For the second consecutive year, the East Central College Board of Trustees unanimously approved an increase in tuition and student fees.
The action was taken Monday night during the board’s monthly meeting.
The board previously had approved a tuition hike of 7.6 percent for the fall semester of 2012 and about the same amount in 2011. However, before those increases the college had not raised tuition in six years.
Students enrolling for the fall 2013 semester can expect a 5.6 percent increase for tuition and an overall increase of $4 for student fees.
That means tuition for in-district students will go from $71 to $75 per credit hour, while out-of-district students who previously paid $101 will now pay $106 per credit hour.
Out-of-state students will see an increase of $8 per credit hour to $160 and international tuition will raise $9 to $173 per credit hour. However, less than 1 percent of students are out-of-state or international.
Revenue from the tuition increase is expected to generate approximately $320,000 in the general fund.
“This will allow us to meet current expenses,” said Dr. Jon Bauer, college president. “We continue to see inflation and costs continue to go up.”
Bauer said the tuition increase also will help meet some staffing needs that haven’t been addressed in recent years.
“We’ve been putting off the need to fulfill some of the needs of our faculty and staff,” he said. “And there was no raise this year for the first time in many years. Next year, we’d like to see at least a modest increase (in salaries).”
General fees, which Bauer said were last raised in 2002, will increase from $4.50 to $5 for student activities, from $2.50 to $3.50 for support services and from $3 to $5 for technology.
The hike in general fees will allow for improvements in areas such as security on and off campus.
“We’ll be able to enhance security,” Bauer said. “There are evening hours at off-campus locations where people are in class but there’s no other presence.”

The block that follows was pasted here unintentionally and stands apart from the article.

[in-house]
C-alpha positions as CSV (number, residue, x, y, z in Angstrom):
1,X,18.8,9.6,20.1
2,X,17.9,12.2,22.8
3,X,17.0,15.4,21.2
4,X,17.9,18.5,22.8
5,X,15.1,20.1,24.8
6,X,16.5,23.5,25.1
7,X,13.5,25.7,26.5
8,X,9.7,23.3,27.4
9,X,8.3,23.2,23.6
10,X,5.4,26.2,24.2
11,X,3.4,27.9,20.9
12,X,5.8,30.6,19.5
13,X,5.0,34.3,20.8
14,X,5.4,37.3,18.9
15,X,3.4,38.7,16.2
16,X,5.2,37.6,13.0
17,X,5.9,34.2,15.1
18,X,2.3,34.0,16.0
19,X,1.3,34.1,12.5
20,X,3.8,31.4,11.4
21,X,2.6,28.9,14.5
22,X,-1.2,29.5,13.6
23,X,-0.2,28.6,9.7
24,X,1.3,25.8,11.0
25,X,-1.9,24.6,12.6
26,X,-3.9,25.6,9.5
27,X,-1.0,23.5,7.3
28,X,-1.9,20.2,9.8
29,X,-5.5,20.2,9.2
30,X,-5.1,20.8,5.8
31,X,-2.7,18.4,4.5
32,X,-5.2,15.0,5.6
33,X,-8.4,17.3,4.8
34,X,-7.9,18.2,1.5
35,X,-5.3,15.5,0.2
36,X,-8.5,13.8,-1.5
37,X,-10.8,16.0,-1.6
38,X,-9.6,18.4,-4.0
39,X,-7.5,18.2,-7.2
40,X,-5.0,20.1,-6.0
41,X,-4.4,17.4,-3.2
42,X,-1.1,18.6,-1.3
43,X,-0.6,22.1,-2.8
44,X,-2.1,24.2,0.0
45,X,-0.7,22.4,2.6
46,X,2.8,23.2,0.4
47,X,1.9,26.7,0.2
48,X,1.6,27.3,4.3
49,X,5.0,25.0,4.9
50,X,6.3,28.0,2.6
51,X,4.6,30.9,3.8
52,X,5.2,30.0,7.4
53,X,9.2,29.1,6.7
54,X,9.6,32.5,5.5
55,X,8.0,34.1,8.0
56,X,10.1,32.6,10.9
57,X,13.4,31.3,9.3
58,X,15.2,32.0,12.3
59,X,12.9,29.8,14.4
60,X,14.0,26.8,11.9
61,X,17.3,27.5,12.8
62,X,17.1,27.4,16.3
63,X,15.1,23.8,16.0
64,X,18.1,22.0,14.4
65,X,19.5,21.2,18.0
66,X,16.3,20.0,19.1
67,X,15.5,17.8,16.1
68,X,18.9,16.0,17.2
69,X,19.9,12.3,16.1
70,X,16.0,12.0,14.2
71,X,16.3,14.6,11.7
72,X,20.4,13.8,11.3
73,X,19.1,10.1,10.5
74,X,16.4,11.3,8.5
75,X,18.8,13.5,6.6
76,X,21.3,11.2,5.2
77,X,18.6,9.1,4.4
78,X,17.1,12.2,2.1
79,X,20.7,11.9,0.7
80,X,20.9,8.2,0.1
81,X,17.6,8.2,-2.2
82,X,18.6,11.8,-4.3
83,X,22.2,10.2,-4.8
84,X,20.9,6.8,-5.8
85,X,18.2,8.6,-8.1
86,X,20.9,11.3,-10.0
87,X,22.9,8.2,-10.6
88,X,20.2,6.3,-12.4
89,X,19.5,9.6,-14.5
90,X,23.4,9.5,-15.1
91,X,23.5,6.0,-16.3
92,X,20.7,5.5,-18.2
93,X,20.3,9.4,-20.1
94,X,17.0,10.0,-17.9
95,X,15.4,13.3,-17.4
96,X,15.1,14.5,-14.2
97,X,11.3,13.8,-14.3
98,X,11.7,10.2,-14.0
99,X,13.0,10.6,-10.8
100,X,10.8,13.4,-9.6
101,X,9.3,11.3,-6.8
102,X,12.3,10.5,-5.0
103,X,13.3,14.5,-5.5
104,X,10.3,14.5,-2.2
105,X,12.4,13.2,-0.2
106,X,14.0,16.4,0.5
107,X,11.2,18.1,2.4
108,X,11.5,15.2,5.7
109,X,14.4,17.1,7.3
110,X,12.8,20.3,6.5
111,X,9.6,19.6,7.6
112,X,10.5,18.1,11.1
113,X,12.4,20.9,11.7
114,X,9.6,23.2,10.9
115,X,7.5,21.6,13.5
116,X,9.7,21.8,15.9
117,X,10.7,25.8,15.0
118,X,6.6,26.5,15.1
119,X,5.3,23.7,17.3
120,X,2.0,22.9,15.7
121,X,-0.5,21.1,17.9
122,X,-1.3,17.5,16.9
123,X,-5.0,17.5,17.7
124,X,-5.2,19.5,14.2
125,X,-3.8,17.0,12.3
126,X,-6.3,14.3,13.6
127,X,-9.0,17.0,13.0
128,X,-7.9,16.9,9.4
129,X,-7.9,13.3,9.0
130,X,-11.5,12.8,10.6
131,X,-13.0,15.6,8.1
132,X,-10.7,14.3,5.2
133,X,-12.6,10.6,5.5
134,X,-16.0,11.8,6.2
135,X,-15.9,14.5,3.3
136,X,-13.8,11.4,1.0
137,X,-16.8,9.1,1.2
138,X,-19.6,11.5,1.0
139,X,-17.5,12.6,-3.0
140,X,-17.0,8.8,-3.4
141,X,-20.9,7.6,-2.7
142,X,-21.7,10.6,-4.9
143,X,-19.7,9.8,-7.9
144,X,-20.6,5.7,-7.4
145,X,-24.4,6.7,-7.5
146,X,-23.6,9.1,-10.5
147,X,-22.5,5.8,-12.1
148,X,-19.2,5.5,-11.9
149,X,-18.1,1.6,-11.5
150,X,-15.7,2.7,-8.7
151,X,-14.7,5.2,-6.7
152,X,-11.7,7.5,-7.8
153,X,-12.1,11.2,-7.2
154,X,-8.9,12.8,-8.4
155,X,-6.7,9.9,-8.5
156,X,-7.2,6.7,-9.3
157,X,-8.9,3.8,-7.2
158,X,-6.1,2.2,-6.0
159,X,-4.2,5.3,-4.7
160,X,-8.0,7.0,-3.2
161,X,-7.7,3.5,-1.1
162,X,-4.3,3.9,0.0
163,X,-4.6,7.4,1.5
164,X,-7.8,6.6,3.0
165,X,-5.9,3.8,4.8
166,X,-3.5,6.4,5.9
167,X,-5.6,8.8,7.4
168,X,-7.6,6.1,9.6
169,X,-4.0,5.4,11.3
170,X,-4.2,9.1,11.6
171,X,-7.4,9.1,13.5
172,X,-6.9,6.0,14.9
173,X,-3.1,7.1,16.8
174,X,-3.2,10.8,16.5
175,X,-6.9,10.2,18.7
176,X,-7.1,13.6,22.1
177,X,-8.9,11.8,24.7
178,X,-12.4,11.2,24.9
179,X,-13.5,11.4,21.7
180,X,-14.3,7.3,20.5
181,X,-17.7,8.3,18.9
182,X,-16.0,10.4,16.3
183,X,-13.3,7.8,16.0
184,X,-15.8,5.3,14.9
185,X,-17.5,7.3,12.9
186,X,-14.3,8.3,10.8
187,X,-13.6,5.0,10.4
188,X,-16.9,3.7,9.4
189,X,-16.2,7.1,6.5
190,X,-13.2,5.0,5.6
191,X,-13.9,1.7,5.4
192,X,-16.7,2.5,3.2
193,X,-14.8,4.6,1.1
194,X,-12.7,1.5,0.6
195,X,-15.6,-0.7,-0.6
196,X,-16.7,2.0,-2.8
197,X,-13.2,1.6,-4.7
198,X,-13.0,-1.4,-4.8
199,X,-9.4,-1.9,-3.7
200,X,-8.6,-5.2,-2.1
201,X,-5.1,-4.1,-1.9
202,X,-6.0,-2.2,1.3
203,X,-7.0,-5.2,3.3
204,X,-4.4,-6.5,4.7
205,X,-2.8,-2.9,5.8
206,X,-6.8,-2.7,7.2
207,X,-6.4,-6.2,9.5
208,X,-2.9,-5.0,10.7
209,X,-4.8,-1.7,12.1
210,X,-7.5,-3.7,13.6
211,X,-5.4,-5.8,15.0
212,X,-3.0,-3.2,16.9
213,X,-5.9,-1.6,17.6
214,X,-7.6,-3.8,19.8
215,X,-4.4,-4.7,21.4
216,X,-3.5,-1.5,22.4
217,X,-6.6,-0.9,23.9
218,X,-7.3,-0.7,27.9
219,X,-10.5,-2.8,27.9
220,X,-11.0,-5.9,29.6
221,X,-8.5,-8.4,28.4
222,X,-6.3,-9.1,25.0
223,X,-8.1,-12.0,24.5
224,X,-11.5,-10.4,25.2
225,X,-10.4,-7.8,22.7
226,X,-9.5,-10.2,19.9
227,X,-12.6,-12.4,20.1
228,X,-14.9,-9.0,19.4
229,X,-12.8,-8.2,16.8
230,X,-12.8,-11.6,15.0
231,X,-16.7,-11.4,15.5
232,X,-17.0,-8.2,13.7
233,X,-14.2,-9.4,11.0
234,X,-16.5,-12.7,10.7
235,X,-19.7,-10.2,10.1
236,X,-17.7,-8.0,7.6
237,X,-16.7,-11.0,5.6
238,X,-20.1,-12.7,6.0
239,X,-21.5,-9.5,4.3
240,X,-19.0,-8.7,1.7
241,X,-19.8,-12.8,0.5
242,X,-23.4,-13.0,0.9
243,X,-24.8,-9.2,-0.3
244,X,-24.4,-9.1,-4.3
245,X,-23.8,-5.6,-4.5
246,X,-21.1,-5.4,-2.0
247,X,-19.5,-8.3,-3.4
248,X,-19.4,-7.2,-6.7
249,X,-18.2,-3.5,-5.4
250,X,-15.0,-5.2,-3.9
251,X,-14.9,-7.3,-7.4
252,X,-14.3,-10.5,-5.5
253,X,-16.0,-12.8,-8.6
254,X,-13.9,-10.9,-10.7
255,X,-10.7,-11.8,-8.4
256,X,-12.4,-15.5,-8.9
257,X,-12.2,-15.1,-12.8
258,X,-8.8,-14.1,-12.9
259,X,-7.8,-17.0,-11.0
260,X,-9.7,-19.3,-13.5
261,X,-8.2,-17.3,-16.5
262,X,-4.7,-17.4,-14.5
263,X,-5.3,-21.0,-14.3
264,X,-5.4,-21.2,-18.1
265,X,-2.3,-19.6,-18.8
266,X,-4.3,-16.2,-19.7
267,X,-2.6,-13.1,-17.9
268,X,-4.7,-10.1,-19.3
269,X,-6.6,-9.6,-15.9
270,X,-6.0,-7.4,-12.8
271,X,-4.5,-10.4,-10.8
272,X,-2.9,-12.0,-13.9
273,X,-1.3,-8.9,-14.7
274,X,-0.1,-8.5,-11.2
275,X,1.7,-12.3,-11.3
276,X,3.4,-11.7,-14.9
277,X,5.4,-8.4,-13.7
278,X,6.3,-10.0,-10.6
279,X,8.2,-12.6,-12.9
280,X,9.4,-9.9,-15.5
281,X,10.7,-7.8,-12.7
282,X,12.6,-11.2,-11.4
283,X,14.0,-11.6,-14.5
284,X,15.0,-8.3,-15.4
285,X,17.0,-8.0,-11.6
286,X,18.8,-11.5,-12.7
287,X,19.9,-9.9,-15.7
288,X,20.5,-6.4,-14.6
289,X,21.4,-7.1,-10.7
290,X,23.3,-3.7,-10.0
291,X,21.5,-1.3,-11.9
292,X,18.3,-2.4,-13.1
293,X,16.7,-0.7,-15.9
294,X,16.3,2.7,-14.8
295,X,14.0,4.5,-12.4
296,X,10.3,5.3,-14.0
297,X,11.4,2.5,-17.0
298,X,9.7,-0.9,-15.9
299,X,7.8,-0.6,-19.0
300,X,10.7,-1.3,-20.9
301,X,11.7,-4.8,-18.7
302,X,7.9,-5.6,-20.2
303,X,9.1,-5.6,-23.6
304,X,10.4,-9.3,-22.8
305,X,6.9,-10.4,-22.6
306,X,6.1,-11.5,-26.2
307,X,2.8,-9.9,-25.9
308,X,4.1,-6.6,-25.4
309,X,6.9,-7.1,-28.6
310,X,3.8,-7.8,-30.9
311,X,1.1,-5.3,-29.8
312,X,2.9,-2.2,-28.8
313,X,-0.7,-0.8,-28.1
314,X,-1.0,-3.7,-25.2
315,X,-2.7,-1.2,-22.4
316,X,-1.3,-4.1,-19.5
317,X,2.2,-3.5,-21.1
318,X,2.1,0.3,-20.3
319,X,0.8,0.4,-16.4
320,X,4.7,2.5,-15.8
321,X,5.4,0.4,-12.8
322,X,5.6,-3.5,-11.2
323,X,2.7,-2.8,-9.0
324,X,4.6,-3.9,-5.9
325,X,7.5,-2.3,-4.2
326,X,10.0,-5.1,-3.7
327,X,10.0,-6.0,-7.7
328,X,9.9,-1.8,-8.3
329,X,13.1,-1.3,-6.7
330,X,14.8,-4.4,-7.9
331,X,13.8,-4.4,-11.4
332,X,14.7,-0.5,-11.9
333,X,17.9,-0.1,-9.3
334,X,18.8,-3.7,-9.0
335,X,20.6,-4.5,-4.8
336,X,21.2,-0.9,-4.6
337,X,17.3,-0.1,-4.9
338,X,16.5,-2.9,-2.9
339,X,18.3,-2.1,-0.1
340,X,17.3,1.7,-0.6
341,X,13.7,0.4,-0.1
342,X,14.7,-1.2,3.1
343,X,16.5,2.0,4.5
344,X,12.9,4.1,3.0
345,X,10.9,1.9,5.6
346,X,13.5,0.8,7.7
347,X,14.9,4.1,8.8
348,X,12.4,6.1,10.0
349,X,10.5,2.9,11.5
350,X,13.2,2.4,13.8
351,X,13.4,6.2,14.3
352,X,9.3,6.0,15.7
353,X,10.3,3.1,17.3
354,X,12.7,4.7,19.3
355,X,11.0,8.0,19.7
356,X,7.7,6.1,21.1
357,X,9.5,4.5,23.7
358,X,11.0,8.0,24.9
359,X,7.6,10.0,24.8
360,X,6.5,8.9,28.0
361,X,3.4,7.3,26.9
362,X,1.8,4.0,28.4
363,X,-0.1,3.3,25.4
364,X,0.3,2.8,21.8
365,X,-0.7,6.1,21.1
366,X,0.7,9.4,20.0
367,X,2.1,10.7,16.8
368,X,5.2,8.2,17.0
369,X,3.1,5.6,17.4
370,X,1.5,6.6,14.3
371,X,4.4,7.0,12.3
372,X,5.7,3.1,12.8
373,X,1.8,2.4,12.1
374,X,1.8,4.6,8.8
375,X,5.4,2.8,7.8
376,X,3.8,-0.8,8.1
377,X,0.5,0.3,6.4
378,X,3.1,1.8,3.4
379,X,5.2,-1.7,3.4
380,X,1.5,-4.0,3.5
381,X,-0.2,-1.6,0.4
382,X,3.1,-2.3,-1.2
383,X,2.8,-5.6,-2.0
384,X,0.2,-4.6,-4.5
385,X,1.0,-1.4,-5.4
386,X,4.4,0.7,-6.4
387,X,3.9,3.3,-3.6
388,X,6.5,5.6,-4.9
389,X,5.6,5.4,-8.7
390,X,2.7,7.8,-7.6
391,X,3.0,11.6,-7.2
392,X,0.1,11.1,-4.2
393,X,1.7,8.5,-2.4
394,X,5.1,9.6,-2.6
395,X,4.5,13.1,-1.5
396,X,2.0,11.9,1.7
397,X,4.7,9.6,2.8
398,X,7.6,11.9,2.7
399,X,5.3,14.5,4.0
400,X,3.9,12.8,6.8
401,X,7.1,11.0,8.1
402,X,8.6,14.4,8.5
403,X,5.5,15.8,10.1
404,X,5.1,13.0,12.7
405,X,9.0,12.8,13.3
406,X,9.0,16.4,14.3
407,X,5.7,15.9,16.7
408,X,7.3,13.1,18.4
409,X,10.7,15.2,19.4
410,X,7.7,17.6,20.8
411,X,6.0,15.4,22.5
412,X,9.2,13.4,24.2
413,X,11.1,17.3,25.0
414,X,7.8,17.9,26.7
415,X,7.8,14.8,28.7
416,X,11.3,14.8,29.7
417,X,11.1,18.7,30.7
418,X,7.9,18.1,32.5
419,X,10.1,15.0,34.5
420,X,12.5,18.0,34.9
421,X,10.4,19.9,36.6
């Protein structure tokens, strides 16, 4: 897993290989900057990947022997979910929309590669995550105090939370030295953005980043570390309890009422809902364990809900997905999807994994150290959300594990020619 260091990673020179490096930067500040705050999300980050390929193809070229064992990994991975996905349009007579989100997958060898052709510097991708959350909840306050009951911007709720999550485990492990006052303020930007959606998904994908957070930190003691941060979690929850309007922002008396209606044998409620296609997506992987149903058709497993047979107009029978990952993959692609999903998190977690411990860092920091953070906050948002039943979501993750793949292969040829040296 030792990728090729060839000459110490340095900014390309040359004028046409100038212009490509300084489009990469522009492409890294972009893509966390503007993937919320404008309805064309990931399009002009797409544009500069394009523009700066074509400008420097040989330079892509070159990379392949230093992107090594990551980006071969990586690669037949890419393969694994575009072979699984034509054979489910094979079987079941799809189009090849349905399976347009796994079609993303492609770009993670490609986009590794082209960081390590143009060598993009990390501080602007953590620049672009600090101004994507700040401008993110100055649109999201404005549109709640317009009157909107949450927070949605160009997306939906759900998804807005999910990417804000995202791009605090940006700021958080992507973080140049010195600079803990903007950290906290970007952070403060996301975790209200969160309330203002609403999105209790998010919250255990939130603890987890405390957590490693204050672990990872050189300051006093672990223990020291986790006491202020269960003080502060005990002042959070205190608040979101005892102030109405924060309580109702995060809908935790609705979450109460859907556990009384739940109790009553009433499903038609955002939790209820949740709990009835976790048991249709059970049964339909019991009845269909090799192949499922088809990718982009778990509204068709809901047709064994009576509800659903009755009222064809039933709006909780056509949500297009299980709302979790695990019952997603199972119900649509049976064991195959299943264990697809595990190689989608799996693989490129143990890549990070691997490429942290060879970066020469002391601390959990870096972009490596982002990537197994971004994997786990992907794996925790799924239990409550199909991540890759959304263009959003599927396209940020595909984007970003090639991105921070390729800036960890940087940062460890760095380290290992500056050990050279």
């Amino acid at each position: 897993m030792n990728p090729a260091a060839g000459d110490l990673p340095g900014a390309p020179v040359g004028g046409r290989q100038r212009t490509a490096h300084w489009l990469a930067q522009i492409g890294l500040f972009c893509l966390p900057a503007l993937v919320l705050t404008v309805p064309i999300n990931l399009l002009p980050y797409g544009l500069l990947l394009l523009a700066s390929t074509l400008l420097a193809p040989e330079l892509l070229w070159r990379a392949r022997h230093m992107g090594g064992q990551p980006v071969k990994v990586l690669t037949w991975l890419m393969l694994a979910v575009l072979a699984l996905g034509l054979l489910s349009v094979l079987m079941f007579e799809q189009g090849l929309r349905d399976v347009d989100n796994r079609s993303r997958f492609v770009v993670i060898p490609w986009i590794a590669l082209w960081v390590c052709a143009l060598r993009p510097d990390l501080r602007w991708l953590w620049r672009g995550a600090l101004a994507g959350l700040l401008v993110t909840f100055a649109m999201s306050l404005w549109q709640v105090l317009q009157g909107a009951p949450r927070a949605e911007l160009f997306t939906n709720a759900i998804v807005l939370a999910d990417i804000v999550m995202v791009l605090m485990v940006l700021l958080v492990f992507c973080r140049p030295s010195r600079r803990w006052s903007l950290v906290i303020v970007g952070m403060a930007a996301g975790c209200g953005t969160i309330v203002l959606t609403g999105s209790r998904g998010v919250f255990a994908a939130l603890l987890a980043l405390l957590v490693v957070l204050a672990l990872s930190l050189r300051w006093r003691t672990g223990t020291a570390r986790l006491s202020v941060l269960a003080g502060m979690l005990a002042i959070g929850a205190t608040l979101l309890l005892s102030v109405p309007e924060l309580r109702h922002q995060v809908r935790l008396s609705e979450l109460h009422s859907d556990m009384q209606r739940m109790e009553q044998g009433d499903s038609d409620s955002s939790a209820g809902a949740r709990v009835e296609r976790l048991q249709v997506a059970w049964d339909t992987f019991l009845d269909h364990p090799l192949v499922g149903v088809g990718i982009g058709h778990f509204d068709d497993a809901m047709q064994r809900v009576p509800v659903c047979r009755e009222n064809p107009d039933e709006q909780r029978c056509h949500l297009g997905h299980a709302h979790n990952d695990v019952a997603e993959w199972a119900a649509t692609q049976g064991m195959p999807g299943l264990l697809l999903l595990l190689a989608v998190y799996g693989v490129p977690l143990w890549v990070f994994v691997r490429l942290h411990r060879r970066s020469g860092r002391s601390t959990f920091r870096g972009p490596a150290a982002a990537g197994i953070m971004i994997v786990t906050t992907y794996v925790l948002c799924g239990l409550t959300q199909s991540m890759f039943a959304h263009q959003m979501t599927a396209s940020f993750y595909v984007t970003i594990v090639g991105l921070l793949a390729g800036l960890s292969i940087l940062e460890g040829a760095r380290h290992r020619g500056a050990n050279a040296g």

Bauer said one of his goals is to install more video surveillance on campus and at satellite locations.
The student fee increase also will allow the college to upgrade some of its technology and software systems, such as the student information system.
Course fees for some classes will also be raised.
The most notable fee increase will be in culinary arts, which will go from $35 to $125 to help defray the cost of consumables required for the course.
In the EMT program, the fees will see an increase of $20 and a $15 increase will be implemented in the nursing program. Fees in precision machining and physical education will also go up by about $15 to $20.
Bauer said even with the increases the rate of tuition and general fees, ECC will remain the lowest of any institution in Missouri.
“No increase in tuition and /or fees is taken lightly,” he said. “We are committed to being affordable for students, while at the same time providing outstanding quality.”
This year ECC has an operating budget of $18 million. State aid accounts for 26.3 percent of the money coming into the college. More than 33 percent comes from local sales tax revenue and student tuition and fees account for almost 39 percent of the revenue.
The final budget and staffing plan will be presented in May.